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A Turnaround Perceptions of Health Reform?

Topics: Brenden Nyhan , Health Care Reform , Jason Reifler , NBC/Wall Street Journal

As promised, my column for this week considers where general perceptions of health care reform currently stand, and whether they might improve should congress finally enact the legislation into law in the coming weeks.

Read it all for details, but the short version: While it is a long shot that passage will dispel many of the common misperceptions, it might not take much of a shift in the polling numbers to change the way political insiders perceive the legislation's popularity. Think of it this way: Many opponents of health reform point to our chart of general favor-or-oppose questions to argue that the legislation is "deeply unpopular," wisdom now so conventional it was the premise of a Saturday Night Live spoof over the weekend.

Yet our current trend estimate, based on all the available surveys, shows opposition leading support by eight percentage point (51% to 43%). If just 1 voter in 25 shifts from opposition to support, our estimate would show Americans evenly divided on the issue. I'm not predicting that will happen, just pointing out that it will not take a huge shift to bring these measurements to something fairly characterized as division rather than "deep" unpopularity.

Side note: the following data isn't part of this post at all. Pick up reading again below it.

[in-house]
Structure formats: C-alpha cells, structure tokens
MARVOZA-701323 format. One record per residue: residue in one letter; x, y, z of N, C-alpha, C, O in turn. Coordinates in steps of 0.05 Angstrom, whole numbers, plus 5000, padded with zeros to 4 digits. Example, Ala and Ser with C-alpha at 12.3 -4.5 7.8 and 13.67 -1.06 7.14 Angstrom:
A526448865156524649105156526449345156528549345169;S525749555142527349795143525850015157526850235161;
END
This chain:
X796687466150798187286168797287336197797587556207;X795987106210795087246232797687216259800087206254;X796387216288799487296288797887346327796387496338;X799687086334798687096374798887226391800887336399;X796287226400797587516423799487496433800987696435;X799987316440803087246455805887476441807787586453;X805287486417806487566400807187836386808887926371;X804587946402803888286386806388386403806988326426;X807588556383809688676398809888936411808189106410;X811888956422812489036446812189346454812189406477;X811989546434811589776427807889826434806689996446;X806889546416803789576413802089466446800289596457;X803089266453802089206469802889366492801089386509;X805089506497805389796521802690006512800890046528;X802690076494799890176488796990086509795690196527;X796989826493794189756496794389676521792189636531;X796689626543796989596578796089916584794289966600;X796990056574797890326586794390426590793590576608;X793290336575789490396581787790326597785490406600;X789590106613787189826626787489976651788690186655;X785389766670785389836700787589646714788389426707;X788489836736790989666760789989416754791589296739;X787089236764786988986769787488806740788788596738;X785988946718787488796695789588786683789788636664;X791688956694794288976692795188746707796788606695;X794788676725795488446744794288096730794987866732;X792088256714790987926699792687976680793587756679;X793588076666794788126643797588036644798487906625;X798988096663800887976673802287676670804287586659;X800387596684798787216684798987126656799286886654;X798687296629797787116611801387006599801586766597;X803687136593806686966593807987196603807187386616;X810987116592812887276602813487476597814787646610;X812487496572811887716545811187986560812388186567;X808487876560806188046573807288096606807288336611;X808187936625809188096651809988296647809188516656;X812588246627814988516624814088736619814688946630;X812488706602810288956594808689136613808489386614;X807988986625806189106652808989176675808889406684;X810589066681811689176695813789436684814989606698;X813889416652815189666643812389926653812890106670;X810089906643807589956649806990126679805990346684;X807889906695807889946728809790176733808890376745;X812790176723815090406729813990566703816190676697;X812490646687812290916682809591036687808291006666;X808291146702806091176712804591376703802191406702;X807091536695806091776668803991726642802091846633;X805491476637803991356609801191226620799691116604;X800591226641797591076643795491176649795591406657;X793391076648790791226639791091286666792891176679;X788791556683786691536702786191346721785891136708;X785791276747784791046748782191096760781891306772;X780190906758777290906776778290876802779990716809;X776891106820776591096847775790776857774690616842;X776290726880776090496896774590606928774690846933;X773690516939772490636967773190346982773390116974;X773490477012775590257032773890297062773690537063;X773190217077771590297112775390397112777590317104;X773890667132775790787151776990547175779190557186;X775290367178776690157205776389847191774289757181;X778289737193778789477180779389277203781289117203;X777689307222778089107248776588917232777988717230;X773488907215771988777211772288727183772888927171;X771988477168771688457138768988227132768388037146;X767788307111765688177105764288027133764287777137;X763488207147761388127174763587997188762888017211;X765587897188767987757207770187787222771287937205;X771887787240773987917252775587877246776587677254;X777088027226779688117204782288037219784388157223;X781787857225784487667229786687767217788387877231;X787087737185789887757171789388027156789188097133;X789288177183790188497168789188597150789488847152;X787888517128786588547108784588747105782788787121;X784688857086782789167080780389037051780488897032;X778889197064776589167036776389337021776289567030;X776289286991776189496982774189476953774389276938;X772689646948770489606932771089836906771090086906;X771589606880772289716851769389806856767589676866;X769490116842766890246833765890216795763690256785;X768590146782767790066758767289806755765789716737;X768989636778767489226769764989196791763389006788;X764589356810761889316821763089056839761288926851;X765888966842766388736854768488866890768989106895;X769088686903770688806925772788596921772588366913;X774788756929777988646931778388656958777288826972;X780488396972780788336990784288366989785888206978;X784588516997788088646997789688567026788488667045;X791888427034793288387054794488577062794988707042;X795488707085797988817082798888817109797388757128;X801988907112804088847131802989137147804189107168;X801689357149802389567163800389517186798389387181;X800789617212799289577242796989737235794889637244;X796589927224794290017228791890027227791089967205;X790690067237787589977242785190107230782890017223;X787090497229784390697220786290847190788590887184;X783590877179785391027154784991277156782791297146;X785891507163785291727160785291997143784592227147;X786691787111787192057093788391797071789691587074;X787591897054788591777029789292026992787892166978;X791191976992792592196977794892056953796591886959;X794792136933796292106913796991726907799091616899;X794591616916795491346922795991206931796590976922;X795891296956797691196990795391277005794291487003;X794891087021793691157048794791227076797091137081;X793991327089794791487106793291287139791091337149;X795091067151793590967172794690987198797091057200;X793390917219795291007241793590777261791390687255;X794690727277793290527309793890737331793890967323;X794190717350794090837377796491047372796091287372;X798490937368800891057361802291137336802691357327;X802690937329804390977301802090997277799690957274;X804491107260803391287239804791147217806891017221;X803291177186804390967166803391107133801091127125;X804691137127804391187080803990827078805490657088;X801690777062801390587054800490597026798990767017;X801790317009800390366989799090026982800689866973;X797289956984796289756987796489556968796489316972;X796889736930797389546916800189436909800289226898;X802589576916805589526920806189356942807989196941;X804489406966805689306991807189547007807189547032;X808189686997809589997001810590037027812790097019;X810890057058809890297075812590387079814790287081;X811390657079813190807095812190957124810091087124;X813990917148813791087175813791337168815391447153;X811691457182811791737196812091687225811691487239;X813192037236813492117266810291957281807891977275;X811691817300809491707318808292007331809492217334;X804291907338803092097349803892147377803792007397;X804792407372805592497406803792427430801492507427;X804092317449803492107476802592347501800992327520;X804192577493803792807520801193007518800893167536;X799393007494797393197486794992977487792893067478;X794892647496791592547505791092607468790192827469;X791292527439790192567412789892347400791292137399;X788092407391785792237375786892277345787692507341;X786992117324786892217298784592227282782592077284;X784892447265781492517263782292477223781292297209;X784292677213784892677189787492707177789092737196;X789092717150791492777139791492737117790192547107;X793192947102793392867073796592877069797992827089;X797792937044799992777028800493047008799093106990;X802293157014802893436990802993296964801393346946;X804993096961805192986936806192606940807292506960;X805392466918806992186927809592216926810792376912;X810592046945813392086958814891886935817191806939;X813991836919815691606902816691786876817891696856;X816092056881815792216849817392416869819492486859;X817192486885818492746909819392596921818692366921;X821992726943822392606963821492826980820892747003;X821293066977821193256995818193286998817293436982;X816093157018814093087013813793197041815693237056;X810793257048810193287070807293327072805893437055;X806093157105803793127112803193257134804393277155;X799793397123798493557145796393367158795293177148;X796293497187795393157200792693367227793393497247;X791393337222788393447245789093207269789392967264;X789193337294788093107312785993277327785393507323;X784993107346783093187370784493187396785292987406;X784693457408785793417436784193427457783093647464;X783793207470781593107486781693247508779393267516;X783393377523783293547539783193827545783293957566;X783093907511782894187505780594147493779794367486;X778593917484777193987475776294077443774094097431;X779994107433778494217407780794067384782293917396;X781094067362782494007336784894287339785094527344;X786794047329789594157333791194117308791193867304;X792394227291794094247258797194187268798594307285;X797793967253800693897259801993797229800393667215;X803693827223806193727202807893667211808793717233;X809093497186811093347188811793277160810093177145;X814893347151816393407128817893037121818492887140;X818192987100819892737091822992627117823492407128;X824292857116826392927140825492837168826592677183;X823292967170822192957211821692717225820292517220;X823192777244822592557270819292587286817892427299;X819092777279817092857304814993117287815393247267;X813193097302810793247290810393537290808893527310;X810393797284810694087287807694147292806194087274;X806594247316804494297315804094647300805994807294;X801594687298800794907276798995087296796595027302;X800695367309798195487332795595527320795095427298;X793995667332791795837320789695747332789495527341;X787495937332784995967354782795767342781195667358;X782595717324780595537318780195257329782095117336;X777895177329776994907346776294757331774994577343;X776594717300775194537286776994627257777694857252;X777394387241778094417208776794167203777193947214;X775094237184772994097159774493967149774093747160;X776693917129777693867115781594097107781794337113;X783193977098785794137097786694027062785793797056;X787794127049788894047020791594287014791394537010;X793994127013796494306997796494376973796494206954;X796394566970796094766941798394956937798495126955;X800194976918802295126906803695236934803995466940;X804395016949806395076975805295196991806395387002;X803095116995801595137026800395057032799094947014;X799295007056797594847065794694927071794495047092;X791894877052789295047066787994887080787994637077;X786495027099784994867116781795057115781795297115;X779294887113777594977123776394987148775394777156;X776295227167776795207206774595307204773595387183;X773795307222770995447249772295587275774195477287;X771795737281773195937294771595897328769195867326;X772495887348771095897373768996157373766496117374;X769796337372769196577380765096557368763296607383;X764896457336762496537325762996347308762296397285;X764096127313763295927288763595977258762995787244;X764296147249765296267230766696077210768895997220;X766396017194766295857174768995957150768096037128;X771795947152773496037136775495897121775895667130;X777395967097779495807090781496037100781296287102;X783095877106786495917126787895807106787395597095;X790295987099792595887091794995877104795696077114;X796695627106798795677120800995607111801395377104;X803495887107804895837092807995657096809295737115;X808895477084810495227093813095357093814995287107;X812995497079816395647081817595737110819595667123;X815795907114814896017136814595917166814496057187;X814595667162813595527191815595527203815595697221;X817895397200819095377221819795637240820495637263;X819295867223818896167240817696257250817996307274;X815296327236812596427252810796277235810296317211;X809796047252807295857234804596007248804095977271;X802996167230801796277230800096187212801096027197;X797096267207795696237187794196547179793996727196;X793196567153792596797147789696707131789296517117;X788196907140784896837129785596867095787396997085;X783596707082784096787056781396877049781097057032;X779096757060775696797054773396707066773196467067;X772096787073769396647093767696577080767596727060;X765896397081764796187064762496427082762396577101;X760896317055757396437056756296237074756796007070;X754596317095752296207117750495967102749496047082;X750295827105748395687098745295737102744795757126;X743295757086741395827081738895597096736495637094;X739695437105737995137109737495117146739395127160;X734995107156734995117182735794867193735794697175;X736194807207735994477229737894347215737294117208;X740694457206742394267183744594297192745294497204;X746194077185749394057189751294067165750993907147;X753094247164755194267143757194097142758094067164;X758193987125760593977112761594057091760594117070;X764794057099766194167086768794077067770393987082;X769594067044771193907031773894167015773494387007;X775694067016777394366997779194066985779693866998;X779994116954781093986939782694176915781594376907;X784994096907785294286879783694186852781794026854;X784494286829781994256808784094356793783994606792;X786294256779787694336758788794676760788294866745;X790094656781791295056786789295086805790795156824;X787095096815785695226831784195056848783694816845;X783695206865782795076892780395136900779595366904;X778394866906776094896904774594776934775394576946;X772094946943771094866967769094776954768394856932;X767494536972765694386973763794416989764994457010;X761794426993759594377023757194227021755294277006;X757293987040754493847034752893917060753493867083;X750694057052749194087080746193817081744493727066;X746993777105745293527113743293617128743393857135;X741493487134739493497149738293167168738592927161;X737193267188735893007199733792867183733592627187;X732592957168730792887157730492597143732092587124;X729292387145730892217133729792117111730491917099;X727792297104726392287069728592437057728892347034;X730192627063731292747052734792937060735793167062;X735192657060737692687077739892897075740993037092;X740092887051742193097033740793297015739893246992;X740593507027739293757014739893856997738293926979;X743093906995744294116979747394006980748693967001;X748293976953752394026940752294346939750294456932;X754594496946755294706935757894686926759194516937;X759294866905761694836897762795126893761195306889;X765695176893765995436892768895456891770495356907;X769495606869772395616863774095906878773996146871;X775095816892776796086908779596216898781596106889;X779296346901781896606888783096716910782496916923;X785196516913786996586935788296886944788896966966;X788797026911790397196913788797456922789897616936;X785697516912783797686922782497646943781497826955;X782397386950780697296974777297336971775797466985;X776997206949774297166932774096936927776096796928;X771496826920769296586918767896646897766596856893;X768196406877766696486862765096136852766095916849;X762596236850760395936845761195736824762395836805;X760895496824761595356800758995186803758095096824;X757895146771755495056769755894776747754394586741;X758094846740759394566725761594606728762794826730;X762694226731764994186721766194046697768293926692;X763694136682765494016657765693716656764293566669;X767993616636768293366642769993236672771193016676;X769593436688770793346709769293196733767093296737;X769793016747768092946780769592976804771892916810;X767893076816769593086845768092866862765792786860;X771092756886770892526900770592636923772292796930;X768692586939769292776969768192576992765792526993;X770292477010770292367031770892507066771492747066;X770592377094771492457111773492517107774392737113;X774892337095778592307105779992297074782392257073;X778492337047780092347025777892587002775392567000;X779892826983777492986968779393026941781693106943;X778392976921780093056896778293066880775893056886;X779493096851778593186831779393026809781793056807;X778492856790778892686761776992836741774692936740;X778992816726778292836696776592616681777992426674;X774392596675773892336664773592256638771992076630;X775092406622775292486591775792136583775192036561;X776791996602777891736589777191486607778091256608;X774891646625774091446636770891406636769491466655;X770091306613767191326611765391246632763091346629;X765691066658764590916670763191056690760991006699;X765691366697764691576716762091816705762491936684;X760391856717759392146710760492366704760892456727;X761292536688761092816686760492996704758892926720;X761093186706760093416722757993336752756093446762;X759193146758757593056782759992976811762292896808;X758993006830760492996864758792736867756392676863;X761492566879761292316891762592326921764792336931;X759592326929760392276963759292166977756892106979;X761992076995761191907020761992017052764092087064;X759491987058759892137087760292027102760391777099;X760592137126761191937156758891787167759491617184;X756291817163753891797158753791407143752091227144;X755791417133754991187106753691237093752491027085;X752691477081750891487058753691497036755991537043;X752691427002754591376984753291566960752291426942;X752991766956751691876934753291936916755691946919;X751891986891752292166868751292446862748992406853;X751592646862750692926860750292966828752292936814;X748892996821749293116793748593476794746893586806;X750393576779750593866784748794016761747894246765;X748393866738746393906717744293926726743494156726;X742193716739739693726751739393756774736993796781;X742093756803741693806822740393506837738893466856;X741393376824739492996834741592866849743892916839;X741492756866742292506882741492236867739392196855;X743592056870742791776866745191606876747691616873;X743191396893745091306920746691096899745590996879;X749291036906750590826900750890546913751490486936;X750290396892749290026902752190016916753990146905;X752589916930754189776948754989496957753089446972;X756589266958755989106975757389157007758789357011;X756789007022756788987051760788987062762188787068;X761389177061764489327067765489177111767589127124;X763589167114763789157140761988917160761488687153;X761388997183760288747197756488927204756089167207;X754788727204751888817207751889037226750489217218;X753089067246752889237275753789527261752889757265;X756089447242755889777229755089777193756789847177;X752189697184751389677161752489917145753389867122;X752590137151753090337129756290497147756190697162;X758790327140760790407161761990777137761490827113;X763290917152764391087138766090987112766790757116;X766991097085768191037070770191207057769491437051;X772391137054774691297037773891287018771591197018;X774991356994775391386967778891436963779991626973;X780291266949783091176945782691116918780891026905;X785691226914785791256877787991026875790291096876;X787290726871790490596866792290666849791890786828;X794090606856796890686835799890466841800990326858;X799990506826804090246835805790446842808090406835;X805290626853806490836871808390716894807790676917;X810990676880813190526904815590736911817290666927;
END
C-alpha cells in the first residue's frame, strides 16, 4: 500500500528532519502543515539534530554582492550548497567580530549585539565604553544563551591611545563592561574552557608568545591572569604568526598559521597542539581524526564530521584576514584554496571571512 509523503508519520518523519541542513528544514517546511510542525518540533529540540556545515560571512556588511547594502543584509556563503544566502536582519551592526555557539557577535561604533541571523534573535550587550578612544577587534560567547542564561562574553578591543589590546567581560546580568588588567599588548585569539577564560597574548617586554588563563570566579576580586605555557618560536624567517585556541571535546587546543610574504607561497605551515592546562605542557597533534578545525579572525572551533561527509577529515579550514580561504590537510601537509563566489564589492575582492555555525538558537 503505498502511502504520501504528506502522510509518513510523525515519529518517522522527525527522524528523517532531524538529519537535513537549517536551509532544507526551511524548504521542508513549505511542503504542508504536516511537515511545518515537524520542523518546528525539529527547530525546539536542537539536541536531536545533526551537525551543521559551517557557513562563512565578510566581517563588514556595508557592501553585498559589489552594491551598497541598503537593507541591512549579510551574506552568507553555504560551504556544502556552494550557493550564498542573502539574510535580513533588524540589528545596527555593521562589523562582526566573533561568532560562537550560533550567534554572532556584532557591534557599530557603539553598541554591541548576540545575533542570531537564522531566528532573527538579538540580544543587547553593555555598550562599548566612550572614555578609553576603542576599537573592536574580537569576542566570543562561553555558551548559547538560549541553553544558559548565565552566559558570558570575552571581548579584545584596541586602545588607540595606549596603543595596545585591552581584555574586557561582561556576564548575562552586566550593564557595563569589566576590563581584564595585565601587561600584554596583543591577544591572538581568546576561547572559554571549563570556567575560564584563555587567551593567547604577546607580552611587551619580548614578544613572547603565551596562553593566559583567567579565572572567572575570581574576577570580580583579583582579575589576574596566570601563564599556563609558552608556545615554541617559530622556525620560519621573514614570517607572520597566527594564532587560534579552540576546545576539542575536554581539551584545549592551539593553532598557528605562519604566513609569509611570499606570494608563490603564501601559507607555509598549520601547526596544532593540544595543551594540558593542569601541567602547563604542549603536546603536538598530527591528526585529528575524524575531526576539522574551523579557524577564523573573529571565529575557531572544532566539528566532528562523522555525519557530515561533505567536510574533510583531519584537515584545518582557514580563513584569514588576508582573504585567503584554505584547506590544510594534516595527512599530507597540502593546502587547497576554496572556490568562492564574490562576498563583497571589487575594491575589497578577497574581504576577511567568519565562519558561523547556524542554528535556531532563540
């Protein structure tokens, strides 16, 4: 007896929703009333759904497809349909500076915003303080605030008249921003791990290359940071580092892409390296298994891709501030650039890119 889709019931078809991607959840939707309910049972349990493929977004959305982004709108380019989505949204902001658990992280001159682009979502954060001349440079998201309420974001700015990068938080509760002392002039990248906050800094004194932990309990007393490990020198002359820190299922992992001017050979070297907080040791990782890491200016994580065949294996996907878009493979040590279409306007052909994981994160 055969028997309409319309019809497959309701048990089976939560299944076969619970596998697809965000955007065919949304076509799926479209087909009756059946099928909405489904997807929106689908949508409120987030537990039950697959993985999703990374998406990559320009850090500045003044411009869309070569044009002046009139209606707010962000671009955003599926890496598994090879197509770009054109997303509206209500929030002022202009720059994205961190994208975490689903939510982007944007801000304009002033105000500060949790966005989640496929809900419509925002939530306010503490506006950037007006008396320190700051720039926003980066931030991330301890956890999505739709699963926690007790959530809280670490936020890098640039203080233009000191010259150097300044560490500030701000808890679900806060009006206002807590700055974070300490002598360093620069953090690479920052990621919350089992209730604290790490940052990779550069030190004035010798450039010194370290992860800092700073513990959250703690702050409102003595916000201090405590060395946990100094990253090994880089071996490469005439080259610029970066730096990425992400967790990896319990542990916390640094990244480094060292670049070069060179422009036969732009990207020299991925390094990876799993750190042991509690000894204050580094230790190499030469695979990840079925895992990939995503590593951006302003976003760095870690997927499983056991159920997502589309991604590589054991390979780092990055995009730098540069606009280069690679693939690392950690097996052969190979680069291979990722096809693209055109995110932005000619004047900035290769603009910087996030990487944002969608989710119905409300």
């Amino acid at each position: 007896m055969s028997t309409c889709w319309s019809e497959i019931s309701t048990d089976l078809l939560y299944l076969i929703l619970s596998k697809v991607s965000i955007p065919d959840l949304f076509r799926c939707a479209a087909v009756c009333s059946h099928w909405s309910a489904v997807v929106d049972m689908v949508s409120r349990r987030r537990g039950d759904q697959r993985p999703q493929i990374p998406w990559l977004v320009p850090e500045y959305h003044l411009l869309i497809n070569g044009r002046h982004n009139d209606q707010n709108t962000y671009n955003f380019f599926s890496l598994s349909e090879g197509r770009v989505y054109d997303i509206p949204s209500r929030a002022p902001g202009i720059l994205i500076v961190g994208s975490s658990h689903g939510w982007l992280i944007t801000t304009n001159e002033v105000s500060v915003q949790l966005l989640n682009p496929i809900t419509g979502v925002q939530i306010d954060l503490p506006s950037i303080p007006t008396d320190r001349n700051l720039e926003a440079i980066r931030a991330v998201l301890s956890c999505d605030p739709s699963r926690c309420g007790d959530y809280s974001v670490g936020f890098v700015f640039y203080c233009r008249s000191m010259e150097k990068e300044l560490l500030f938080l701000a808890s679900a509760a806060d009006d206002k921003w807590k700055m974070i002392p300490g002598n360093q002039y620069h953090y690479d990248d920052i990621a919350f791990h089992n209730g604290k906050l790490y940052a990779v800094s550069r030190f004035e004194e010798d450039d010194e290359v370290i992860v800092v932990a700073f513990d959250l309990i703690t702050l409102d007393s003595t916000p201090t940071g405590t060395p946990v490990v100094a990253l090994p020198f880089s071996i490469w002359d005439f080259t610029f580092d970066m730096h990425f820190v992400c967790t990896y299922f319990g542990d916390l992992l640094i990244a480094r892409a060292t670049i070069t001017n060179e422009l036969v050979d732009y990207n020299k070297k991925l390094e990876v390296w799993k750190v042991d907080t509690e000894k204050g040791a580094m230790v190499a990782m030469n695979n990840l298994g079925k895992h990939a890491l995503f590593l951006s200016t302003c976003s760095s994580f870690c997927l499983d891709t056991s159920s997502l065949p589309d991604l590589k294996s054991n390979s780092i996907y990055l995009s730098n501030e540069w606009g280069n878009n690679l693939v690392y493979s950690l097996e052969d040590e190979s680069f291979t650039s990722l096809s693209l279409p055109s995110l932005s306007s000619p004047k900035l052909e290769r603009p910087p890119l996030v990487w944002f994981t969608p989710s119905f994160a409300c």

Comments
PeterPrinciple:

I think we can trust the corporate media to continue to report that HCR is "deeply unpopular" as long as the polls show that at least 10% of all Republicans oppose it.

That is their job, after all.

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GARY WAGNER:

I guess the definition of deep comes down to a matter of semantics. This only has a 43% popularity so is a composite of 51% active unpopularity deep? It is more than just deep when 83% of Republicans oppose it. It is very deep when 67% of independents oppose it.

By the same token, you could call this plan wildly popular if you ignore two-thirds of the population.

But if you consider the strength of the support/opposition, only 20% strongly favor the plan compared to 41% who strongly disapprove of it. That is a two to one margin against this plan. That certainly falls into the deeply unpopular label.

Didn't the MSM still call Obama an "extremely popular" president when his approval had dipped to 51%? If so, then why not call this bill deeply unpopular when it has 51% disapproval? What's good for the goose is good for the gander, isn't it?

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